and soon cease composing."

The harmony, however, which at first existed between Haydn and his pupil
was soon disturbed. The former seems to have been always pleased with
the work executed by Beethoven, who, on the contrary, was very much
dissatisfied with the instruction given by the master. He was obliged,
in this instance, to make the same experience that he had formerly
confided to Junker, at Mergentheim, regarding pianoforte players, viz.,
that he had seldom found what he believed himself entitled to expect.
Distance lends enchantment to the view; and the keen, striving worker
soon discovered that Haydn was not the profound, earnest thinker that
his longing fancy had painted in Bonn.

But an unexpected help was at hand. One day as he was returning from his
lesson at Haydn's house, his portfolio under his arm, he met a friend
whose acquaintance he had only recently made, but with whom he was
already on intimate terms - Johann Schenk, a thorough and scholarly
musician, afterwards well known as the composer of the "Dorfbarbier,"
and one of the most amiable of men. To him Beethoven confided his
troubles, bitterly lamenting the slow progress his knowledge of
counterpoint made under Haydn's guidance. Somewhat astounded, Schenk
examined the compositions in Beethoven's portfolio, and discovered many
faults which had been passed over without correction.

Haydn's conduct in this instance has never been explained. Generally
conscientious in the discharge of his duties as an instructor, this
carelessness must have arisen either from a pressure of work, or from
some undefined feeling with regard to Beethoven, which prompted him to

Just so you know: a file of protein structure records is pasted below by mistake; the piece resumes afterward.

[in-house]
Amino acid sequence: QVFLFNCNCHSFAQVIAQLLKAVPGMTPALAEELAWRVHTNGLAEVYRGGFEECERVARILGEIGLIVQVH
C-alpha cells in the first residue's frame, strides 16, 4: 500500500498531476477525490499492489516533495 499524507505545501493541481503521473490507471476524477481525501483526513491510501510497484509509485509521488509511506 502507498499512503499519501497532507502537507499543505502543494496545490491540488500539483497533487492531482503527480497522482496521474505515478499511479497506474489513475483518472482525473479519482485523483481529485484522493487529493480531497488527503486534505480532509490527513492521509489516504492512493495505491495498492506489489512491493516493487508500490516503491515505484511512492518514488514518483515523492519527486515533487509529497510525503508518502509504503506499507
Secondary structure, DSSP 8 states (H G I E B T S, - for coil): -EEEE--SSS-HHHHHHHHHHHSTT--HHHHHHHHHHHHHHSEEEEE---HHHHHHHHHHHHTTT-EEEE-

give him as little assistance as possible. The latter supposition is
hardly compatible with the terms in which he wrote of his pupil to Bonn,
but Beethoven could never shake off the idea that Haydn did not mean
well by him - a suspicion which was strengthened by what afterwards
occurred.

Excessively irritated by Schenk's discovery, Beethoven would have gone
on the impulse of the moment to reproach Haydn and break off all
connection with him. Schenk, however, who had early perceived
Beethoven's worth, succeeded in calming him, promising him all the
assistance in his power, and pointing out the folly of a course which
would inevitably have led to the withdrawal of the pension from Max
Franz, who would naturally have disbelieved any complaint against the
greatest master of the day, and have attributed Beethoven's conduct to
wrong motives. The young man had the sense to perceive the justice of
these remarks, and continued to bring his work to Haydn (Schenk always
giving it a strict revisal) until the latter's journey to England in
1794 afforded a feasible opportunity of providing himself with a better
teacher.

Thus, although neither cordially liked the other, a tolerable appearance
of friendship was maintained. It was, perhaps, impossible that, between
two such totally different natures the connection could have been
otherwise. Haydn was genial and affable; from his long contest with